To date, a total of 21,812 pieces of human remains have been recovered from New York City’s Ground Zero and examined by the NYC OCME. The major goals of the investigation, which began in 2001 and continues to this day, are determination of cause and manner of death, the identification of decedents, the prompt issuance of death certificates, and the collection of evidence. Ten years later, there have been 1,626 (59 percent) identifications for those reported missing. The WTC Identification Unit remains committed to the process and works full time to identify those killed on 9/11. Historically, this is the United States’ largest forensic investigation, and the experience has led to major improvements in DNA techniques.
The process begins with an anthropological review of the remains to determine which section of bone would be ideal for DNA extraction and preparation of the bone sample. The bone fragment is then cleaned and dried to remove any moisture, which can degrade the results and hinder profile generation. The bone is then weighed and measured. Additional dirt, tissue, or other material is removed from the bone with a disposable scalpel and through washing with water and an enzyme active powdered detergent solution. If the fragment is larger than 0.5 grams, a section of approximately that size is cut to ensure the best possibility of generating a DNA profile.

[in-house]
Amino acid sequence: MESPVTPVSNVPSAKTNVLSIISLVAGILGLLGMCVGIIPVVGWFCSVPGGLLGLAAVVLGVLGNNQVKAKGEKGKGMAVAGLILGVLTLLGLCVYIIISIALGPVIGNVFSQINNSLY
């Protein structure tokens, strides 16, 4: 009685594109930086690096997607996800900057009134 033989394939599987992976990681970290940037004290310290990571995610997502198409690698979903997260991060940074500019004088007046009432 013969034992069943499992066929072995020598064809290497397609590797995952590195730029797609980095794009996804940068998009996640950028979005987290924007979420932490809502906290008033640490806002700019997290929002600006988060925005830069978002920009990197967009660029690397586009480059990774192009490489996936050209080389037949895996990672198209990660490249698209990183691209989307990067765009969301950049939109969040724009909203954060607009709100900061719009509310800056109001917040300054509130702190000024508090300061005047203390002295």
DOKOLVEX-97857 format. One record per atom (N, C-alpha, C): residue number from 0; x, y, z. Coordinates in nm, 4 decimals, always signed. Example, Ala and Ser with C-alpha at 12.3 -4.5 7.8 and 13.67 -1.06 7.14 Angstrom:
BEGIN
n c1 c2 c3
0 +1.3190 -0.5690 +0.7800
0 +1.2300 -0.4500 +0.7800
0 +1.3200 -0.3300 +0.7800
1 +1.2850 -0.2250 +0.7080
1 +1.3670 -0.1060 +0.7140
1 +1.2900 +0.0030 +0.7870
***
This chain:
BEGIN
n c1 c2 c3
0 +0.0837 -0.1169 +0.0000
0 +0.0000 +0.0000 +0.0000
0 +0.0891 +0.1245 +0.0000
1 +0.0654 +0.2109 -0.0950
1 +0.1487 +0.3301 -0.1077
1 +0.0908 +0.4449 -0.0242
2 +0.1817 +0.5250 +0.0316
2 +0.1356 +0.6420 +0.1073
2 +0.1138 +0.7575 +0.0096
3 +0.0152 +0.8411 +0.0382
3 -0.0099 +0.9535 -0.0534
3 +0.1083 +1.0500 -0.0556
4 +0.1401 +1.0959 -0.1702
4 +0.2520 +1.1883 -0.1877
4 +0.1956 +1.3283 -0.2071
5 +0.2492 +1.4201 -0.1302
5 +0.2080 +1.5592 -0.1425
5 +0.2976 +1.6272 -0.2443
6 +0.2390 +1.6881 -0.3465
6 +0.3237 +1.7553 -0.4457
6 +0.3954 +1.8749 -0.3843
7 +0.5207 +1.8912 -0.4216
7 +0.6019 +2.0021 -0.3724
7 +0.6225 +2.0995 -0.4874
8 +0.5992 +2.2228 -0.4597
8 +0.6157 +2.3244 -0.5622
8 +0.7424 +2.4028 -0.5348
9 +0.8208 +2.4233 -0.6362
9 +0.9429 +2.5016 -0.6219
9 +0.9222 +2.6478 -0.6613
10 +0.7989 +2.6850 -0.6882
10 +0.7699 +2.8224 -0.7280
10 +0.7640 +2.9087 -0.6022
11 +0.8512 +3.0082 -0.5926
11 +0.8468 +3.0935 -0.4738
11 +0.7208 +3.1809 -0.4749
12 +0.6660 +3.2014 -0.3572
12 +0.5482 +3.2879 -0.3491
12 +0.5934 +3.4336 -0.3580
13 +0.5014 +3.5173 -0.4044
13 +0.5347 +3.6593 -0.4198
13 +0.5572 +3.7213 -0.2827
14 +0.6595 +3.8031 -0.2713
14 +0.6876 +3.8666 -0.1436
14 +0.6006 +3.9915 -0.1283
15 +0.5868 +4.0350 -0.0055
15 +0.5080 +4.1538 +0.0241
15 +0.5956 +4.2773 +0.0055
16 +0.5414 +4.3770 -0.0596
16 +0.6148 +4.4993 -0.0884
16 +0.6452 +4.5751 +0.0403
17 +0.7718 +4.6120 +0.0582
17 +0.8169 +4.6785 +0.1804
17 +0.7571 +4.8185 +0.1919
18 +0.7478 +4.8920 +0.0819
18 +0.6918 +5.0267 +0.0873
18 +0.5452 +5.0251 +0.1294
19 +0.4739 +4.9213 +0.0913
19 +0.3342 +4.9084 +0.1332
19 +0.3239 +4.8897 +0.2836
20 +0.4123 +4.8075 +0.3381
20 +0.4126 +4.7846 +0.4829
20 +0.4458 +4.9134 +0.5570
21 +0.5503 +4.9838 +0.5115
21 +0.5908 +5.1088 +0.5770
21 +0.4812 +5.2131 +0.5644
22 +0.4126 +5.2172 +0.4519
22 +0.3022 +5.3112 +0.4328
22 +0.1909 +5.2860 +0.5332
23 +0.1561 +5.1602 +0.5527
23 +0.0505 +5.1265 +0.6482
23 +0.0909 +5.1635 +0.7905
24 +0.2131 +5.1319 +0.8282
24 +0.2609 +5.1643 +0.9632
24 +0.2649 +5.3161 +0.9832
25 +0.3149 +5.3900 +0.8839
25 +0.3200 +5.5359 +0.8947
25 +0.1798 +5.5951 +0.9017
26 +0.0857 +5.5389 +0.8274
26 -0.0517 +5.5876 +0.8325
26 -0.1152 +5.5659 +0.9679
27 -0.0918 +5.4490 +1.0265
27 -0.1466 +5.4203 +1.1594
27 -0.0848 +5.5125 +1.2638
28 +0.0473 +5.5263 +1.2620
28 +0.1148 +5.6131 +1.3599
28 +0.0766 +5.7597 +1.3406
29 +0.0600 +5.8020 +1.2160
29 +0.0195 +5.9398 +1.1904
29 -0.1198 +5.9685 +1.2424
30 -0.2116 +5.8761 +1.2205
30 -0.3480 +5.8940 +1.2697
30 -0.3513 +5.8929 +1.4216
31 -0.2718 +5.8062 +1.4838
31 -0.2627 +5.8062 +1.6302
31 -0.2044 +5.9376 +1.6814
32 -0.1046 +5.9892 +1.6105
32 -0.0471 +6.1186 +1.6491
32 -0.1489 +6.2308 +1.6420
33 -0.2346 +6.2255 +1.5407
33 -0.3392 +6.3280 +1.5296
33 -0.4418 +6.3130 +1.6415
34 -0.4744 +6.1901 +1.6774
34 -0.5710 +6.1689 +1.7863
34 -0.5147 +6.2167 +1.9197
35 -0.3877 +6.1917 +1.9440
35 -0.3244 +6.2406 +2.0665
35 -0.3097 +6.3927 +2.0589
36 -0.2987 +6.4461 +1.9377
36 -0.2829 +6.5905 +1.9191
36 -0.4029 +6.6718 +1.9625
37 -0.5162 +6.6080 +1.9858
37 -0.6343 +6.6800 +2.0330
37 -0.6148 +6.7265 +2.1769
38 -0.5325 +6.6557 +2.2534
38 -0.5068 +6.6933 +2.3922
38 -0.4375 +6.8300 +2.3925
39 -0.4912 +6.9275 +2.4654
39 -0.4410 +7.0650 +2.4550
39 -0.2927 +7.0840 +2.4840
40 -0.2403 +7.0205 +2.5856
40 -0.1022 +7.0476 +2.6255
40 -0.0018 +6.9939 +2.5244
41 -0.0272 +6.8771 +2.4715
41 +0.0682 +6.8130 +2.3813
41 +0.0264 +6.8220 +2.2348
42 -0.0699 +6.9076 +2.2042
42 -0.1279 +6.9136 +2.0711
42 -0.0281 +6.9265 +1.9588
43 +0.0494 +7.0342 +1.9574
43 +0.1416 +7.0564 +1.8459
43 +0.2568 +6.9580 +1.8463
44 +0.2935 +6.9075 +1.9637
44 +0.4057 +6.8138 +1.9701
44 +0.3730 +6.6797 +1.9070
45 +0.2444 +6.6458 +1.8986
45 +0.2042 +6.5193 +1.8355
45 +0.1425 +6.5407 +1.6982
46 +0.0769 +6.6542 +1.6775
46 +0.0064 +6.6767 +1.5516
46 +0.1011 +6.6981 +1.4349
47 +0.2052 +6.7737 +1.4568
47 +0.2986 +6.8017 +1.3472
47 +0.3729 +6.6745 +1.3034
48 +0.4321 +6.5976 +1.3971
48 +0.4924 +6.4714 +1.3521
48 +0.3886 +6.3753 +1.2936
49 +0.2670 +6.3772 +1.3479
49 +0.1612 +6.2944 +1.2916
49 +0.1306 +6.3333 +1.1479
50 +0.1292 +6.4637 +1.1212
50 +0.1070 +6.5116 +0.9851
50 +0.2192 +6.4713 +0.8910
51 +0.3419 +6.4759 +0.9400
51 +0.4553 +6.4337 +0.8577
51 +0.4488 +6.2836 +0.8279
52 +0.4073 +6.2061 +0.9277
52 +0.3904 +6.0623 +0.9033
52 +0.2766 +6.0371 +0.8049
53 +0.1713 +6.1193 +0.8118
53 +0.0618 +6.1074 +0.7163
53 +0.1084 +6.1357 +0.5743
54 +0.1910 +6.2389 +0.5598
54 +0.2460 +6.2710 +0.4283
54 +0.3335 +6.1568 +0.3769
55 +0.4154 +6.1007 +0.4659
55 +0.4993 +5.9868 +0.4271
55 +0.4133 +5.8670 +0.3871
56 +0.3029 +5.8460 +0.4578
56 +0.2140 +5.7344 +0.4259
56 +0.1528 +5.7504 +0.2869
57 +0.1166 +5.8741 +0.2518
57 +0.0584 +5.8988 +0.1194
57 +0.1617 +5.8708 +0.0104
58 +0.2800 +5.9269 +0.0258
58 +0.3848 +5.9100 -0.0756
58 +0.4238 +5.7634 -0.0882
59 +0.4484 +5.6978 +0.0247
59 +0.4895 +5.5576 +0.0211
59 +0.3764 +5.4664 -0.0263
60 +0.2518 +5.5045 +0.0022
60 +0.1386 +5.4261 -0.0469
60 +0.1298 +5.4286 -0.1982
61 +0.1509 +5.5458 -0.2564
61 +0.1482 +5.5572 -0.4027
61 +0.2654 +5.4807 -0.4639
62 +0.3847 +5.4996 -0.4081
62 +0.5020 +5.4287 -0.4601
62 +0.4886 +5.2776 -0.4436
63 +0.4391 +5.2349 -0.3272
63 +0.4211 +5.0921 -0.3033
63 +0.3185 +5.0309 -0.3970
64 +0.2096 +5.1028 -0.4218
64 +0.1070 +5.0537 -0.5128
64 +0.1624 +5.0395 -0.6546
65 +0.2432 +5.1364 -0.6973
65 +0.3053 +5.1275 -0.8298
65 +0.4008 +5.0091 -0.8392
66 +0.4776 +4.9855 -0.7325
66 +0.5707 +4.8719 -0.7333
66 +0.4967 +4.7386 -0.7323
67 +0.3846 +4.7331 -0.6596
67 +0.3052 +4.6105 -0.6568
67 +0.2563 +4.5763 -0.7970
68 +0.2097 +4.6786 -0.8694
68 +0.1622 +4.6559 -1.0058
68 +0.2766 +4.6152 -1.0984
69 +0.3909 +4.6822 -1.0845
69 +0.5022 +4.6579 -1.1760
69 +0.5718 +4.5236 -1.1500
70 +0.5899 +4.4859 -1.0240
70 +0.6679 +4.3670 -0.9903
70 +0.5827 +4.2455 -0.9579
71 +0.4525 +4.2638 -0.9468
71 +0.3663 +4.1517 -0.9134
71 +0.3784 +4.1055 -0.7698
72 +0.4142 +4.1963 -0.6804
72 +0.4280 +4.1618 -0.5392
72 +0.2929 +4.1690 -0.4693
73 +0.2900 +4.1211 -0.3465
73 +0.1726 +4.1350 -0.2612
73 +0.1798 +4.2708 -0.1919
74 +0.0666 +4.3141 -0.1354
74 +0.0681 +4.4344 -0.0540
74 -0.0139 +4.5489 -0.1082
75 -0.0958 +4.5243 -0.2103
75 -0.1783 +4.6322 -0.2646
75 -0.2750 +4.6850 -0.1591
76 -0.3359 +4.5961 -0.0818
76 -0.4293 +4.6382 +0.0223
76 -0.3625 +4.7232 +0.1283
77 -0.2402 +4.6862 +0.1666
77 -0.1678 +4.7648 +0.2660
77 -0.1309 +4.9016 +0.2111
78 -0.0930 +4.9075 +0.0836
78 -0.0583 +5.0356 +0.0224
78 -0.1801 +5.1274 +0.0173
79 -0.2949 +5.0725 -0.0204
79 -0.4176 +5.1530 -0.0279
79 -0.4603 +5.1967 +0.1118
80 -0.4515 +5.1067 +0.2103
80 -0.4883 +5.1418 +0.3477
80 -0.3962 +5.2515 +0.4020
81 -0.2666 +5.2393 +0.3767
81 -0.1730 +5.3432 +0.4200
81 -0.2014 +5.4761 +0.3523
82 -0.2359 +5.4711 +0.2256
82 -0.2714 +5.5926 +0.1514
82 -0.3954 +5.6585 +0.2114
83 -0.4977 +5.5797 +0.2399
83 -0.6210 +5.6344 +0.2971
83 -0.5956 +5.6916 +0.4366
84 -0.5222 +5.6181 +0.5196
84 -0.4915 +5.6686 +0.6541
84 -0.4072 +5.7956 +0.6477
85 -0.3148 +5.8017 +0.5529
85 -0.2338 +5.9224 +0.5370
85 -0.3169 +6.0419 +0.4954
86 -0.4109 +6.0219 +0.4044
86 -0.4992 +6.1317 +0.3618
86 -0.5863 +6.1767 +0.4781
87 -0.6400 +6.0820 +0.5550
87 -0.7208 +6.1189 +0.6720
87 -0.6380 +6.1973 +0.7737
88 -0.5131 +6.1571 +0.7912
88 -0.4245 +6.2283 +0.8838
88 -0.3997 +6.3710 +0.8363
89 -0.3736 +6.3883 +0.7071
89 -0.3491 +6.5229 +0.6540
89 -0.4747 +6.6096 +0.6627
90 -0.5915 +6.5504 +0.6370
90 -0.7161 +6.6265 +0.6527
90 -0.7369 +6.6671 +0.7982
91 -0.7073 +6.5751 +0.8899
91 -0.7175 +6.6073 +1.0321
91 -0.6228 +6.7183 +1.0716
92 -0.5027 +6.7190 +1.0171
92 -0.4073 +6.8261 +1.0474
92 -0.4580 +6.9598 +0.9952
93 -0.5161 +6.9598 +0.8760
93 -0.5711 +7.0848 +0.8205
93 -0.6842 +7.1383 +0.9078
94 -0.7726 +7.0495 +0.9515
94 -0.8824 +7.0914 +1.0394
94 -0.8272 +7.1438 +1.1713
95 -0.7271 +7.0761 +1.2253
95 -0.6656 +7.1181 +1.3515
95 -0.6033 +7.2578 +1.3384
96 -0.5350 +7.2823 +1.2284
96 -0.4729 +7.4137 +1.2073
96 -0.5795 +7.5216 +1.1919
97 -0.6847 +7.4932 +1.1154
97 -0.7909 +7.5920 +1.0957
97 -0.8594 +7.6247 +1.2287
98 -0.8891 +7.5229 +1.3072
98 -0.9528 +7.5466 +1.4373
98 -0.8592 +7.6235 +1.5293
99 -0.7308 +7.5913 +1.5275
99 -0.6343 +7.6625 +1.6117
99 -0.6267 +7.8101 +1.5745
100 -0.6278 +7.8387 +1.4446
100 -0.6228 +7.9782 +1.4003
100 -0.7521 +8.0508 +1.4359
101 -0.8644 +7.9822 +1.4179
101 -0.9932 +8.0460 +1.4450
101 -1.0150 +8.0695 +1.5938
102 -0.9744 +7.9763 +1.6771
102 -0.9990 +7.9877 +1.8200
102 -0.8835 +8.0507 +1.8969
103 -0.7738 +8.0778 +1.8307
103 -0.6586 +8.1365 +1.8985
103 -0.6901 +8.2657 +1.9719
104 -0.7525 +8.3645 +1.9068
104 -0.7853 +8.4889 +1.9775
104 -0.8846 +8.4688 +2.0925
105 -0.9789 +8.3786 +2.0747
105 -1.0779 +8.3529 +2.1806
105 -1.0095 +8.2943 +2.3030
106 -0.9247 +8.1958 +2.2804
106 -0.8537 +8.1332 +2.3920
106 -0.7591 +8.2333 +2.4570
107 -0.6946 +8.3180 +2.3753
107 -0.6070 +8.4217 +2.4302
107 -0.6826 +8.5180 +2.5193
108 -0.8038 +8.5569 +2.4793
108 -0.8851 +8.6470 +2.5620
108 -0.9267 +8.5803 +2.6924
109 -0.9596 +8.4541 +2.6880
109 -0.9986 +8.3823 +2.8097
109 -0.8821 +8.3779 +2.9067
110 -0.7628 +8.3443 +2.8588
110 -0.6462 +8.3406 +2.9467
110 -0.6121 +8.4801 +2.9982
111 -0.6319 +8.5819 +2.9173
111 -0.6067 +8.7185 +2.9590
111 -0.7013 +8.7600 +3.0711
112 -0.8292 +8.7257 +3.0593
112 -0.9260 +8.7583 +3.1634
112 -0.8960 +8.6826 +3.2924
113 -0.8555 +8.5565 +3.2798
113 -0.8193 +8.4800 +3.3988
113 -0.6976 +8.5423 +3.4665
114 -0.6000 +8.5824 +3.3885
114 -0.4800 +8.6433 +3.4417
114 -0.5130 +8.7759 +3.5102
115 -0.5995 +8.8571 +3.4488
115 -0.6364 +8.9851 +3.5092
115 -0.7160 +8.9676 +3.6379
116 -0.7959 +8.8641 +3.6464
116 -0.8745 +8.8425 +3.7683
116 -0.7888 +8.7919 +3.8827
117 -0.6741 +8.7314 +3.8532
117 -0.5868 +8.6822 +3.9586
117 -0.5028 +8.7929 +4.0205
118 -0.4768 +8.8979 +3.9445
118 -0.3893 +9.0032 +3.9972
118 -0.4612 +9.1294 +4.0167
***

The next step involves milling or grinding the bone fragments. This generates bone dust, allowing access to the most cells possible and increasing the chance of identifying the individual. The bone dust is decalcified and incubated overnight to remove any remaining moisture, and the isolated DNA is quantitated to determine how much human DNA is present. Properly preparing the bone dust and extracting the most DNA possible are vital to allow the next step in the process—amplification and profile generation—to be successful.